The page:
Bombs over Baghdad and rumours of more war are not the ideal ingredients for a bull market. But investors on the stock exchanges of the Gulf are positively euphoric. With the exception of Bahrain, whose stock exchange has been anaemic for years, returns on the Gulf's markers have been remarkable. Lacking in depth, liquidity and investor interest, and located in one of the world's most volatile regions, the gains are, quire simply, perplexing.
Since the beginning of the year, Oman's Muscat Securities Market index has increased by 10%, and despite a large dip in February, Saudi Arabia's Tadawul All Share index had climbed by more than 14% by mid-April. But the biggest stars have been the Kuwait Stock Exchange index and the Doha Stock Market General index, which have shot up by 30% and 18%, respectively since the beginning of the year. With every inch of desert the US and British forces took in Iraq, the indices notched up another point gain. With the collapse of Baghdad and the realisation that resistance had vanished, prices on the Gulf's exchanges soared.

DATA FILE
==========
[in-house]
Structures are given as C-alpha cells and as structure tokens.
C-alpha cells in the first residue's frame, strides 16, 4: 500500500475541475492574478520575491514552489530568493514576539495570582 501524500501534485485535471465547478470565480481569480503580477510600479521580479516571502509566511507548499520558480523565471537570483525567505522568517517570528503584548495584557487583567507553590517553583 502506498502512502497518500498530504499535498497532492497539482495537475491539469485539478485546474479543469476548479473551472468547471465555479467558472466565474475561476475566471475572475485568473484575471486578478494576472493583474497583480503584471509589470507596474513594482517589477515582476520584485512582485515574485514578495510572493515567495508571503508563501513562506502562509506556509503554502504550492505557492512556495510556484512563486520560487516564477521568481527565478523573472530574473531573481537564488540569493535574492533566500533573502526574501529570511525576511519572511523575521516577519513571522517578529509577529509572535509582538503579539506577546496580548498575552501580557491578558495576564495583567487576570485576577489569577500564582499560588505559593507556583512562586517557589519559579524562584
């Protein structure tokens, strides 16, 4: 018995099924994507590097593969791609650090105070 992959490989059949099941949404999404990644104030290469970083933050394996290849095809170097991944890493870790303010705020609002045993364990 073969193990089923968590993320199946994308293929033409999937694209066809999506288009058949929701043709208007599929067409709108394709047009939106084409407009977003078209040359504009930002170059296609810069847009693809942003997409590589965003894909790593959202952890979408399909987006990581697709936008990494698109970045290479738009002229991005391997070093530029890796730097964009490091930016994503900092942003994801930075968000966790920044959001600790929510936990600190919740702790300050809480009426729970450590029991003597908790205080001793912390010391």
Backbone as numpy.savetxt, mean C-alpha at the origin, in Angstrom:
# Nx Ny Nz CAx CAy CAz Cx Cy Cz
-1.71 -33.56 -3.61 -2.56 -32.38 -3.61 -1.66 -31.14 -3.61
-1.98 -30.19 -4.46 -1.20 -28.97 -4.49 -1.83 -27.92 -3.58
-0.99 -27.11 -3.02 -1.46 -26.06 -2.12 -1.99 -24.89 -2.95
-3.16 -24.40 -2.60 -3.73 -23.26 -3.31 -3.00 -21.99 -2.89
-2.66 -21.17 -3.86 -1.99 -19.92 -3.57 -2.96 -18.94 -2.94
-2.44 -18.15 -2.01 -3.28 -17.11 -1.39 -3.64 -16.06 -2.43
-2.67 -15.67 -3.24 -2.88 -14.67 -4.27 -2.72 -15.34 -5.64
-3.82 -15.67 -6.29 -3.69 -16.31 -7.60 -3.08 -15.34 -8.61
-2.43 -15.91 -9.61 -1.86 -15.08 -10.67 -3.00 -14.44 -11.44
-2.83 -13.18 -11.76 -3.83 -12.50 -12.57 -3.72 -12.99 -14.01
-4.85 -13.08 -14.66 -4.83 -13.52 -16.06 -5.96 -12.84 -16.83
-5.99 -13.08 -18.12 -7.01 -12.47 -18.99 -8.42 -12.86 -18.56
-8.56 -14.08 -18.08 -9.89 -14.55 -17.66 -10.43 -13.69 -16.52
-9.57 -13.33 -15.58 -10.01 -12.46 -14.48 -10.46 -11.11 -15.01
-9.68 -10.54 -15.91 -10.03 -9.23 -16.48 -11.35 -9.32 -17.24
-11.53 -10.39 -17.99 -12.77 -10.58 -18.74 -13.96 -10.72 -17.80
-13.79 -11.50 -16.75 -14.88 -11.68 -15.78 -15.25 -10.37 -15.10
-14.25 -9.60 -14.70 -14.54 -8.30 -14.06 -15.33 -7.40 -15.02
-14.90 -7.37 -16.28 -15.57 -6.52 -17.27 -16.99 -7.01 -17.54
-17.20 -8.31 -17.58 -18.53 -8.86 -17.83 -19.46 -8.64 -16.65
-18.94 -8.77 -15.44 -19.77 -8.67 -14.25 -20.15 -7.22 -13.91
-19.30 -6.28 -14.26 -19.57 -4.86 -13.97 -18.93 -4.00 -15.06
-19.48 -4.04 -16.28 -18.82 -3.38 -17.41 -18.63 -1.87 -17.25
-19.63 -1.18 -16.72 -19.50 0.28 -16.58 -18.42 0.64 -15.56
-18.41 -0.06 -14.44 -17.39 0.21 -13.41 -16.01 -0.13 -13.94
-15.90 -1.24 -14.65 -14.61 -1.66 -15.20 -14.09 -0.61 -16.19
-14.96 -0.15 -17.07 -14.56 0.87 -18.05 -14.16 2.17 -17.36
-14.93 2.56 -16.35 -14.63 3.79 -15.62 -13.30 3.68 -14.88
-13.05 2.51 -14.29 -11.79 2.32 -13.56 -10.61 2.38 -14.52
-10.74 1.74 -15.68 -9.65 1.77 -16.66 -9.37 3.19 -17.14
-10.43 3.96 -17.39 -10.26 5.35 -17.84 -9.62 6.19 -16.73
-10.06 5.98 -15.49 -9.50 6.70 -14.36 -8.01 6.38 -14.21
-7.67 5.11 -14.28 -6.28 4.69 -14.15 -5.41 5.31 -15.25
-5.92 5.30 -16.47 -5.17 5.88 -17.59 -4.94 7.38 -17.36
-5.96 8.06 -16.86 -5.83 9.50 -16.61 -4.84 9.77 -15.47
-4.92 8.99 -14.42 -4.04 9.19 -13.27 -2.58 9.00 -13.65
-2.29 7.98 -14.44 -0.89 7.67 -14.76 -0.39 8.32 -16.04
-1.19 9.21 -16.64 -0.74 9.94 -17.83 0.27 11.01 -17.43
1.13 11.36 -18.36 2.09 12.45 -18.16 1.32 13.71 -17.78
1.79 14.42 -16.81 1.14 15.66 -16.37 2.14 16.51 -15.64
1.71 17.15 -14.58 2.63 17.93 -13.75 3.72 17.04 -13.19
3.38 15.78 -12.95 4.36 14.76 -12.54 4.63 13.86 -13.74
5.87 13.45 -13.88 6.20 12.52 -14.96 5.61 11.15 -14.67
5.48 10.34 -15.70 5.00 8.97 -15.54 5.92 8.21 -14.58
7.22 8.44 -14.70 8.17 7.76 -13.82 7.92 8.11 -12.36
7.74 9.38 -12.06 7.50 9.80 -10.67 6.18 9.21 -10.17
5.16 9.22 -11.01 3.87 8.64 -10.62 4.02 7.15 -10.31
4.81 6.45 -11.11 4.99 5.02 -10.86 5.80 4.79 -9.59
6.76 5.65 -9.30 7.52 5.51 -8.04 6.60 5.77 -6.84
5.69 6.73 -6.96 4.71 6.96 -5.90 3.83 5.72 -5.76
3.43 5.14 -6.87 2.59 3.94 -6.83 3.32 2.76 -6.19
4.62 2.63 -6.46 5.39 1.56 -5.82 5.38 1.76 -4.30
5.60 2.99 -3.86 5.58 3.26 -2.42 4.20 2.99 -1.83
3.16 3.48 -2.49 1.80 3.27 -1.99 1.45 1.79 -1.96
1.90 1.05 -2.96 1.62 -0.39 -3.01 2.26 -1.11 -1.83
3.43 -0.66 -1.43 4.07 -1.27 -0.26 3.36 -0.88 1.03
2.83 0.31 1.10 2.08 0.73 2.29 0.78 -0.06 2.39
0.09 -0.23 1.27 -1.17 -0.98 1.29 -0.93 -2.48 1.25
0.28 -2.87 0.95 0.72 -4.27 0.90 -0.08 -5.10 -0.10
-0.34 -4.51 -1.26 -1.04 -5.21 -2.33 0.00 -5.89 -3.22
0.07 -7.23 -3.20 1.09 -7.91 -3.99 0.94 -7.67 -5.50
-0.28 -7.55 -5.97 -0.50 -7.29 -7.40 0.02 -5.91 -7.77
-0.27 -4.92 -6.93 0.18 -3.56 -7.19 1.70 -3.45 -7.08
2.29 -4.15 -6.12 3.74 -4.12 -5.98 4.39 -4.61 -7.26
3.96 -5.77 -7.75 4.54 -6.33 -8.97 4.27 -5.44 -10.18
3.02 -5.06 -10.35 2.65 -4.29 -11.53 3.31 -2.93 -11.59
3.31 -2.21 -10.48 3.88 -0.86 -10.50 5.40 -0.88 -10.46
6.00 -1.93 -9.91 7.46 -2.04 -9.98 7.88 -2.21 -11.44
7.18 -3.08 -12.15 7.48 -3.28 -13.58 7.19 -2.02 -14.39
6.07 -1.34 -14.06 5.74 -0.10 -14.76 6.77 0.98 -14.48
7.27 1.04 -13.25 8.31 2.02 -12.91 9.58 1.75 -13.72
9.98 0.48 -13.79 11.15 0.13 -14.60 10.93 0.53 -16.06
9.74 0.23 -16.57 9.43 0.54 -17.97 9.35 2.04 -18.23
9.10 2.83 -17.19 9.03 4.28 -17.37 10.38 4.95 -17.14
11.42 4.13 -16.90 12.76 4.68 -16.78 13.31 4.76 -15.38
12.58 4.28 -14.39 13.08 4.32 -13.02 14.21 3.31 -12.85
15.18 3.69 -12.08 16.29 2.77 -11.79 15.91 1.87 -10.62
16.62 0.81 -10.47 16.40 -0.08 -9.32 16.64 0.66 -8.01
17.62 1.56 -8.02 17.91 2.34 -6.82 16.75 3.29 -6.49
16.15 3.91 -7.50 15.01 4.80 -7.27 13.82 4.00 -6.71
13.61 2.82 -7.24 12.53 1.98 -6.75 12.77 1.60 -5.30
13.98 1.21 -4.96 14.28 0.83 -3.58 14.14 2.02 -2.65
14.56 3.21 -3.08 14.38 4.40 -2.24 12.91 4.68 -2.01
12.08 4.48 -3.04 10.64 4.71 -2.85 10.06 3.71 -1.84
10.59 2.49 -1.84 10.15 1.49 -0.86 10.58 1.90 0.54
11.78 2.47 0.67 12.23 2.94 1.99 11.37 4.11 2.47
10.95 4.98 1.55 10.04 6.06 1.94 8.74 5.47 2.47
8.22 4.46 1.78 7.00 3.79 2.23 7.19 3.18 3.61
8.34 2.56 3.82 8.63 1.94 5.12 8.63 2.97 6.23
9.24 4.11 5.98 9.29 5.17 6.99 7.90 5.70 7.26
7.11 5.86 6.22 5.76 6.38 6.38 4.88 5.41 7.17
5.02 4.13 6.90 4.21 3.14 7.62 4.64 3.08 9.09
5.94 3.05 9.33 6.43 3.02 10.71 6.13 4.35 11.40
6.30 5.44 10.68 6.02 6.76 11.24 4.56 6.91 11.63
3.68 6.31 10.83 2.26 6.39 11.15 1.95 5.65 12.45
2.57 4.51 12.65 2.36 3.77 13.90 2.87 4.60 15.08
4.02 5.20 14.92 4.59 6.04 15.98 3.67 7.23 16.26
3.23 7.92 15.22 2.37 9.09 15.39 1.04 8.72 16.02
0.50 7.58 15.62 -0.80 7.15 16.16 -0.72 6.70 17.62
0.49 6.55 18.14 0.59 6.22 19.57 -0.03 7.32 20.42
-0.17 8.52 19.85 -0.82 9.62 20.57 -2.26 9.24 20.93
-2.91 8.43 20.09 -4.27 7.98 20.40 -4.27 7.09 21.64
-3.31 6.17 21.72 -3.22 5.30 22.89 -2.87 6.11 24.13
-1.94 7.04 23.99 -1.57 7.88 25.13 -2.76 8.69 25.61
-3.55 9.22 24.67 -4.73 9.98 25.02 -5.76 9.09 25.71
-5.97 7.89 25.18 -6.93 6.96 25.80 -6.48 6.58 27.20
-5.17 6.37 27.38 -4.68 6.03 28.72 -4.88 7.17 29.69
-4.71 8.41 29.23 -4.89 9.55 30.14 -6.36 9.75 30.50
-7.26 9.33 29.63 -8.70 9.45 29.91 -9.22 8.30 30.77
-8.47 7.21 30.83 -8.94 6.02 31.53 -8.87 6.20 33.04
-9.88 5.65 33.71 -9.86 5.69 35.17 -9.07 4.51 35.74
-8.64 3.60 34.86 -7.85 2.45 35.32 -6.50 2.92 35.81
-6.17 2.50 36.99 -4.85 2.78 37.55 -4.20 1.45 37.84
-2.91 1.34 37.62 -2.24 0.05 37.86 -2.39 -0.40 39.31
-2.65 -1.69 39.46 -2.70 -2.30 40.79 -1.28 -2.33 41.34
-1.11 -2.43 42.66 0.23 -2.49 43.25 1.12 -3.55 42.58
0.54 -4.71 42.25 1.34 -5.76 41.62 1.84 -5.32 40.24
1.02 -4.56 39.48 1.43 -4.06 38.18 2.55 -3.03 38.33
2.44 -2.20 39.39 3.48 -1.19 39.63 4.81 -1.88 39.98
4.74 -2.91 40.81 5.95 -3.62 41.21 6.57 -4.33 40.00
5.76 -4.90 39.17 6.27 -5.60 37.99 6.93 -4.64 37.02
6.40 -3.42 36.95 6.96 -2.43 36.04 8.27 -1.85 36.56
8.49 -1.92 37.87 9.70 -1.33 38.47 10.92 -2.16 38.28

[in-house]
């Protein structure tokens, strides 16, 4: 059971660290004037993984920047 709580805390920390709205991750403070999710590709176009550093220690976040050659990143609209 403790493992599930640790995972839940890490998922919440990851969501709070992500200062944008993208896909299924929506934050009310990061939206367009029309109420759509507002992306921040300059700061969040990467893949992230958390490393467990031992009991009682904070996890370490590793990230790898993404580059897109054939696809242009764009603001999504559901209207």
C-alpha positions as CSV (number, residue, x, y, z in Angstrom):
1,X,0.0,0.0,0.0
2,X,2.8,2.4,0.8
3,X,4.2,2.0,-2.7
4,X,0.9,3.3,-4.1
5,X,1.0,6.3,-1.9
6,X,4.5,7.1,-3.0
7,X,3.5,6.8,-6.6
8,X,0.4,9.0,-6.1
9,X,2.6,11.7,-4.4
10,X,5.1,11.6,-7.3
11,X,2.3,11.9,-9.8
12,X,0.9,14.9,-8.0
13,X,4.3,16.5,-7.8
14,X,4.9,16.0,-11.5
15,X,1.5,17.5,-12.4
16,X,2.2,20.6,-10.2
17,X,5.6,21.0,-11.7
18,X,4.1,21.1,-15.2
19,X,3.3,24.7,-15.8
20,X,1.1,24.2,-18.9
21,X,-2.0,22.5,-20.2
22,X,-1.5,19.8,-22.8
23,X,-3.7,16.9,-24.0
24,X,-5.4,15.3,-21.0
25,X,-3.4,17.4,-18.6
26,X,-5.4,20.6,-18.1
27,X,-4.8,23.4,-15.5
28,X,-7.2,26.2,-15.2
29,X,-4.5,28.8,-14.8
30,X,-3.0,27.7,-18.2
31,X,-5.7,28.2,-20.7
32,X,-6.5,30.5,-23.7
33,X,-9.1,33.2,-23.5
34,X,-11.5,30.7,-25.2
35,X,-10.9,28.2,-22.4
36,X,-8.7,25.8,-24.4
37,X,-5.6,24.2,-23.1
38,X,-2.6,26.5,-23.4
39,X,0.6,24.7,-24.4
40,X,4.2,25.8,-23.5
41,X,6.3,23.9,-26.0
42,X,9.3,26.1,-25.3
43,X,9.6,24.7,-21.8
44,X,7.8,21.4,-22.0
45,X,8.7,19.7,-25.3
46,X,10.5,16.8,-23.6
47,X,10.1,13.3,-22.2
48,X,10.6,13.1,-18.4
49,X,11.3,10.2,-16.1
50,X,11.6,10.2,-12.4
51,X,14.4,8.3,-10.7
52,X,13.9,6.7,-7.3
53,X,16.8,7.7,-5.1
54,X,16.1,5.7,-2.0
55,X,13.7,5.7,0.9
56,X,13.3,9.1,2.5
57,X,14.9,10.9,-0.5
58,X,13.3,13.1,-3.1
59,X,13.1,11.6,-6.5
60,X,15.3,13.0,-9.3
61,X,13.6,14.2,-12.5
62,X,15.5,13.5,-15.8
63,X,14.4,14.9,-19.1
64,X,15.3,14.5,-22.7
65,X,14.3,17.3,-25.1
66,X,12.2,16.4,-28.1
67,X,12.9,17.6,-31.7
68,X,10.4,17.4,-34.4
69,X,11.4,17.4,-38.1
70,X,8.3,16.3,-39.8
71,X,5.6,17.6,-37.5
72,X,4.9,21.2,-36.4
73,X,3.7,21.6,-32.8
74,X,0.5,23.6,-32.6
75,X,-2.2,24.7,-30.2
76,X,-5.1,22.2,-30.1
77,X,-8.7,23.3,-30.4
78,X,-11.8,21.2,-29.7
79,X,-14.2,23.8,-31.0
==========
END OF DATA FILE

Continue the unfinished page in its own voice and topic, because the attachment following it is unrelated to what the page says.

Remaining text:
Given the strong Arab resentment toward the war against Iraq, avoiding investment in the Gulf would appear a sound financial decision. But in recent years these markets have confounded traditional wisdom--in the months following 11 September, for instance, the Saudi and Kuwait stock markets boomed. The logical question then is how rational is this exuberance. Peel away the veneer of regional conflict, and the answer is very rational.
First, the removal of the most destabilising personality in the region--Saddam Hussein--is bringing peace of mind to Gulf investors. Most Gulf exchanges were set up in the 1990s and had therefore never known a time when Mr Hussein and his cantankerous and impulsive regime were not in power. Second, the opening of Iraq means that the cash-rich businessmen in the Gulf are finding enormous opportunities right next door. Kuwait is the logical entry-point for trade into Iraq given Iraq's limited coastline, and its businesses are poised to take advantage of their geographical good fortune.
The Gulf markets, taken as a whole, are arguably the best-performing markets in the world. But as impressive as the news is for Gulf shareholders, these markets are not overly investor-friendly. In Saudi Arabia and Oman, for instance, foreigners from non-Gulf Cooperation Council member countries cannot own shares directly; they may only purchase shares through...